To determine whether a statutory time period is "jurisdictional," rather than one that can be tolled or waived in some instances, the courts generally attempt to decide whether the right of action created by the particular act is a substantive right unknown at common law and one that also makes the time for filing the charge an inherent element of the right created. If so, it cannot be treated as a statute of limitations. (Pickering v. Human Rights Comm'n (1986), 146 Ill. App. 3d 340, 346-49, 496 N.E.2d 746; cf. Springfield-Sangamon County Regional Plan Comm'n v. Fair Employment Practices Comm'n (1978), 71 Ill. 2d 61, 373 N.E.2d 1307) (noting that under predecessor Fair Employment Practices Act, 180-day filing period, while "mandatory," was not "jurisdictional" in the sense that it could not be waived). In other words, if meeting the time period is a condition precedent of the plaintiff's right to seek a remedy, the given time period is jurisdictional. (See Fredman Brothers Furniture Co. v. Department of Revenue (1985), 109 Ill. 2d 202, 209-10, 486 N.E.2d 893, 895.) If the period is treated as a statute of limitations, however, the equitable tolling doctrine or other means of abatement may apply if the circumstances justify it. (E.g., Zipes v. Trans World Airlines, Inc. (1982), 455 U.S. 385, 393, 71 L. Ed. 2d 234, 243, 102 S. Ct. 1127, 1132.) The difference in treatment is that a jurisdictional limitation is considered a part of the liability or cause of action itself, while a statute of limitations operates to preclude the remedy only. Fredman Brothers Furniture Co. v. Department of Revenue (1985), 109 Ill. 2d 202, 486 N.E.2d 893.
Under the hospital's analysis, the statute is jurisdictional and the charge that Gonzalez attempted to file within the 180-day period was insufficient because it did not contain the oath or affirmation of Gonzalez at that time. Under this theory the facts surrounding his filing of the charge and what he was told about filing procedures is irrelevant; it would only be pertinent to the application of an equitable doctrine that would abate the limitations period.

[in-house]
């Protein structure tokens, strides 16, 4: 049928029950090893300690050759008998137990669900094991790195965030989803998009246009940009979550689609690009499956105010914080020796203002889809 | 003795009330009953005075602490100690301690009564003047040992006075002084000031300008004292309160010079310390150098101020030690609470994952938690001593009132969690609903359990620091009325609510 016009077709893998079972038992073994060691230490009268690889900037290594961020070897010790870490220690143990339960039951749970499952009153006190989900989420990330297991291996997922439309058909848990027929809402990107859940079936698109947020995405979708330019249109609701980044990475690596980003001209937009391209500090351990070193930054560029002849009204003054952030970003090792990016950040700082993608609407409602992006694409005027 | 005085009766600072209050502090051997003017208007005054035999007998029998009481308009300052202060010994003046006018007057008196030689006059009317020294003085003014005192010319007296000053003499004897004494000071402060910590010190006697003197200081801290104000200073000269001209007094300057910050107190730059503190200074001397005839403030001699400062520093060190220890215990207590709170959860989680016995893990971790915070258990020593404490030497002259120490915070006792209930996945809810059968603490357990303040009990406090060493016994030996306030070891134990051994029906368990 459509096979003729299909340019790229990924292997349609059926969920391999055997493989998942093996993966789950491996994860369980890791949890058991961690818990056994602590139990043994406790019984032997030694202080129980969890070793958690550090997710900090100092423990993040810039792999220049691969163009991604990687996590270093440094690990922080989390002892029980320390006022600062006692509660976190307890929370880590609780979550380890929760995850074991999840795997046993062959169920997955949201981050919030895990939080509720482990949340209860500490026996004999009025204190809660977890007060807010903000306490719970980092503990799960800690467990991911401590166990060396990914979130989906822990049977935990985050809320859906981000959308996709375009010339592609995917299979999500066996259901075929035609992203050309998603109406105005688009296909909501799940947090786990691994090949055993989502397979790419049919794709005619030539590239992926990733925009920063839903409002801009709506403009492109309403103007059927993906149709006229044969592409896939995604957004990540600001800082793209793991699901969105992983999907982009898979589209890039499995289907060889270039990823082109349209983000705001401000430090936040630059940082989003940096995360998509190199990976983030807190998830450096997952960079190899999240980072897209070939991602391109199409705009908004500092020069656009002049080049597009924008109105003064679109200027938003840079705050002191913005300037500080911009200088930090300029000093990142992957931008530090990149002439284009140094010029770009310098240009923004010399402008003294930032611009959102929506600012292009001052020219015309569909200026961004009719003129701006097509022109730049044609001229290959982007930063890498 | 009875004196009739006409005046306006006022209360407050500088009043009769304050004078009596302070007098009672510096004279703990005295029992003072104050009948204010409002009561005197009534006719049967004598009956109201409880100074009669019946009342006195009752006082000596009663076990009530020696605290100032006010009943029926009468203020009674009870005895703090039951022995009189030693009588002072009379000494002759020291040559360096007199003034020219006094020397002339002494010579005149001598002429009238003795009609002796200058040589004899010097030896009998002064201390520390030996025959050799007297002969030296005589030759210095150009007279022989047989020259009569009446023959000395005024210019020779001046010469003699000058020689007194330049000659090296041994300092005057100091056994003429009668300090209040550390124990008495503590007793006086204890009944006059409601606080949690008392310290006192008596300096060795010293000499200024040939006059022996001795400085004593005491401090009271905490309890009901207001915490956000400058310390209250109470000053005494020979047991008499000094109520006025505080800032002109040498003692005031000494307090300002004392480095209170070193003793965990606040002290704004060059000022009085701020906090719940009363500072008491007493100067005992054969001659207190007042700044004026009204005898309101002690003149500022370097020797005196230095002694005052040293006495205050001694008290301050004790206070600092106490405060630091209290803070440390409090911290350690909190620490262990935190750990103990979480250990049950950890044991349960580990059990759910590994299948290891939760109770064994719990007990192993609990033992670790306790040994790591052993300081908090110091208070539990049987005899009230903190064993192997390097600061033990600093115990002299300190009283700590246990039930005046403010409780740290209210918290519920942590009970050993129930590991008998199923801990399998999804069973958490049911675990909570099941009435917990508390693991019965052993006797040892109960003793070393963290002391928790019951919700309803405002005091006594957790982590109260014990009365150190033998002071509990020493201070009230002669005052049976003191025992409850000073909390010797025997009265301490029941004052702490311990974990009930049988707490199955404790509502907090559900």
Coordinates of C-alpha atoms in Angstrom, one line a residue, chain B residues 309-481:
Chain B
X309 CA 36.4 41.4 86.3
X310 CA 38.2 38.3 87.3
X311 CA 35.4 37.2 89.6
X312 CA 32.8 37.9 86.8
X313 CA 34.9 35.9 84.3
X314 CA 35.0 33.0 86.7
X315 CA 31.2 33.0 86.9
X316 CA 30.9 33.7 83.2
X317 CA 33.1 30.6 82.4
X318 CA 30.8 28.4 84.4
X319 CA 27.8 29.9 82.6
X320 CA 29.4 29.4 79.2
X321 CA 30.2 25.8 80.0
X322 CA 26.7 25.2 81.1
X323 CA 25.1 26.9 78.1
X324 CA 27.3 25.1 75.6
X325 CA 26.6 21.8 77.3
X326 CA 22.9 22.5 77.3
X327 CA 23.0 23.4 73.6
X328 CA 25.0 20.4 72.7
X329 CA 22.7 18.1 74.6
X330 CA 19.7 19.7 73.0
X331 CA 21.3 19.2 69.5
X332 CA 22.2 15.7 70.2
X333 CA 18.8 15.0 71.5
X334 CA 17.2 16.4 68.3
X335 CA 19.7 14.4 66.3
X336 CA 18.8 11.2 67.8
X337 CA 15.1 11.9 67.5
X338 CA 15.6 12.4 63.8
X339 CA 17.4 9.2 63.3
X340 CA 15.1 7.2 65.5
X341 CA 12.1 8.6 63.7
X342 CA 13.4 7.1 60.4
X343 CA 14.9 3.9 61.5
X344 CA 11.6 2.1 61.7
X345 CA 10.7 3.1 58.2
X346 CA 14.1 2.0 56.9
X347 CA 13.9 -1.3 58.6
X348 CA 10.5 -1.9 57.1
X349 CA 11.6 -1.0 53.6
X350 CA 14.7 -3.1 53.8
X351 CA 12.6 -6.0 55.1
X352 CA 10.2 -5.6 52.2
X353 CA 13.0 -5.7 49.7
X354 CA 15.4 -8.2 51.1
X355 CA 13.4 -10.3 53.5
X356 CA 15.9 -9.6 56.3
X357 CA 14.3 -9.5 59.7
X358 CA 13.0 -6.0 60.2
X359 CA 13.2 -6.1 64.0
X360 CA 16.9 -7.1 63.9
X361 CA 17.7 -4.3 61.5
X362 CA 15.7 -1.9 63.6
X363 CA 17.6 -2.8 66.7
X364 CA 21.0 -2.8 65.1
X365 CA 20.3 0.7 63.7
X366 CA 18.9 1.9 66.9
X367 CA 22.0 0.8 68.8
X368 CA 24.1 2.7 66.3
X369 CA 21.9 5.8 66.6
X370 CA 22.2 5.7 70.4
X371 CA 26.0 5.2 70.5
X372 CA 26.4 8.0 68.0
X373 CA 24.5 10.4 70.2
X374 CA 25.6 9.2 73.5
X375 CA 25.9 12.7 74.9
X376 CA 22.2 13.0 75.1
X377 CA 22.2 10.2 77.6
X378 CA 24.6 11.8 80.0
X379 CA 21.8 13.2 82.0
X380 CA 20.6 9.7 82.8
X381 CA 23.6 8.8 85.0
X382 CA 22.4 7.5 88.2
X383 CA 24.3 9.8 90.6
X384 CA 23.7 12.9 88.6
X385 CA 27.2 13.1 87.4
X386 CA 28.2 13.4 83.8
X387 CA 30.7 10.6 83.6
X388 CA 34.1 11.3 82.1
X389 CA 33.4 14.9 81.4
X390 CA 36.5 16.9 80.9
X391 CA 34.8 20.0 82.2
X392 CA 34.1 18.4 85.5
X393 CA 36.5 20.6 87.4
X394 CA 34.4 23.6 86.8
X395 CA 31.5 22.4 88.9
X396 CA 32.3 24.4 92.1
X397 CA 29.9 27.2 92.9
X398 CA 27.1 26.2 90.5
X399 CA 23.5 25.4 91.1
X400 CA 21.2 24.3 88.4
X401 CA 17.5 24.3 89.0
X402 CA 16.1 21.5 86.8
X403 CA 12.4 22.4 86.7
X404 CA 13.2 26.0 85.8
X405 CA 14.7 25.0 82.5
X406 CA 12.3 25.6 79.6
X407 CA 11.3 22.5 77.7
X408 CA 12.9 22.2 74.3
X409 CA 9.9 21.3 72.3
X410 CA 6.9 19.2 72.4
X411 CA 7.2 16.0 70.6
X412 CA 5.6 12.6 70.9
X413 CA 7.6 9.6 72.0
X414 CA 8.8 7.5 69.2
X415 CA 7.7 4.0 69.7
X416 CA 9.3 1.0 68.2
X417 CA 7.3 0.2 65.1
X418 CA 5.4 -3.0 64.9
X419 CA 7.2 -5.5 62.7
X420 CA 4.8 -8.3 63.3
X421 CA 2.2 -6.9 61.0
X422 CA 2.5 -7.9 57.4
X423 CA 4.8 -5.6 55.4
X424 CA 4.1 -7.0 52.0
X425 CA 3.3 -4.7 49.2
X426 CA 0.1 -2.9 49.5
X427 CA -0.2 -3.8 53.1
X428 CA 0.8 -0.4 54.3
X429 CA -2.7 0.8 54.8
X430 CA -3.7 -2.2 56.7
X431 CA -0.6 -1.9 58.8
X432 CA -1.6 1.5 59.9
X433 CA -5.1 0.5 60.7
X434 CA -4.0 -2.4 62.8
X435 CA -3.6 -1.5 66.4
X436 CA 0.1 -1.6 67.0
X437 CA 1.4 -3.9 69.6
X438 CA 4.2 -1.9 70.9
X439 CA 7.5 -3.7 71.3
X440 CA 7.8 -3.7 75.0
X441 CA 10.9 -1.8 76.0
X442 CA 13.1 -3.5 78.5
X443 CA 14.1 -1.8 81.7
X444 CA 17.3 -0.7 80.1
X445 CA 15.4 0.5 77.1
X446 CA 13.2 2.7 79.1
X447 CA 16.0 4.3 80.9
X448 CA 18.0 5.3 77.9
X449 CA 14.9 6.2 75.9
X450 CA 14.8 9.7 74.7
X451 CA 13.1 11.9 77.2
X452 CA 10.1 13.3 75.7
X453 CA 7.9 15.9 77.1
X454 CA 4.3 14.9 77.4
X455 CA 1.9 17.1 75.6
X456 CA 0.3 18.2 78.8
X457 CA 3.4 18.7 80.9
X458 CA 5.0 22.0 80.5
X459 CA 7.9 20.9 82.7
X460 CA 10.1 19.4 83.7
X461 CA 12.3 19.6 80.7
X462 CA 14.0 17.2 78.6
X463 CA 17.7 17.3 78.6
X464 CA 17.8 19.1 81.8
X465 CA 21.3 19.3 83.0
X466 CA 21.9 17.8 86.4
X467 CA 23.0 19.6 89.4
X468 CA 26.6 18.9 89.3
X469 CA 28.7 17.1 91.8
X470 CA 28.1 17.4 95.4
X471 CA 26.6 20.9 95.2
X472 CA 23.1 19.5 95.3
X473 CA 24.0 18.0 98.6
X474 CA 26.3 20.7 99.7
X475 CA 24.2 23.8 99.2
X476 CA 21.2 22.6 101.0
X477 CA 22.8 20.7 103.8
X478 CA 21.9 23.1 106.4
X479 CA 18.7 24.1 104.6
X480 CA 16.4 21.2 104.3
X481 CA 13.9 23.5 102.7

Both the ALJ and the Commission relied heavily on the Second District Appellate Court's decision in Pickering v. Human Rights Comm'n (1986), 146 Ill. App. 3d 340, 496 N.E.2d 746. The plaintiff in that case filed a charge of age and handicap discrimination almost a year after his termination. Rejecting the argument that section 7 -- 102of the Act should be treated as a statute of limitations, the court concluded that since "the act itself creates substantive rights unknown at common law and at the same time prescribes the time within which a party must file" the charge, "the 180-day filing requirement must be deemed to be jurisdictional." 146 Ill. App. 3d at 346, 496 N.E.2d at 750.
In Pickering, the claimant had done nothing to pursue his claim for almost a year after the alleged discrimination, despite conferring with an attorney, and the Department dismissed the charge. The Commission sustained the dismissal, citing lack of jurisdiction over the matter. The trial court, on administrative review, reversed and remanded for a hearing on the plaintiff's contention that tolling, waiver, or other equitable considerations applied. In reversing the trial court, the appellate court concluded that once it found the 180-day period to be jurisdictional, no equitable doctrines were available to circumvent that limit, with the narrow exception of estoppel. Citing Lee v. Human Rights Comm'n (1984), 126 Ill. App. 3d 666, 467 N.E.2d 943, the Pickering court held that the 180-day period would be extended only if the agency's misleading conduct caused the claimant to miss the deadline. Pickering, 146 Ill. App. 3d at 349, 496 N.E.2d at 752.
Even under Pickering, Gonzalez would appear to have a good claim to estoppel as an exception to the limitation period. We do not adopt Pickering's rationale or holding that the 180-day period is jurisdictional, however. Because of our Conclusion that the filing in this case was timely, we need not decide the broader question of whether the filing period in section 7 -- 102(1) is jurisdictional or a statute of limitations. *fn2
We believe that the narrower, dispositive issue in this case centers on the oath and affirmation requirement of section 7 -- 102: Does the unperfected charge, timely filed, become a nullity if the oath is supplied after the 180-day period, or does the supplying of the oath "relate back" to the original filing? The hospital argues that the absence of Gonzalez' verified signature on the CIS form he filed with the Department is absolutely fatal to his ability to maintain his claim. Like the jurisdictional argument, this one provides for no leeway, no relaxation of rigid rules.
As an alternative argument, the hospital cites Gonzalez' own conduct as being responsible for the dismissal of his charge. This suggests, perhaps unfairly, that one who files a defective charge toward the end of the limitation period is less diligent than one who starts the filing procedure earlier and therefore has a better chance of curing any defect within the 180-day period.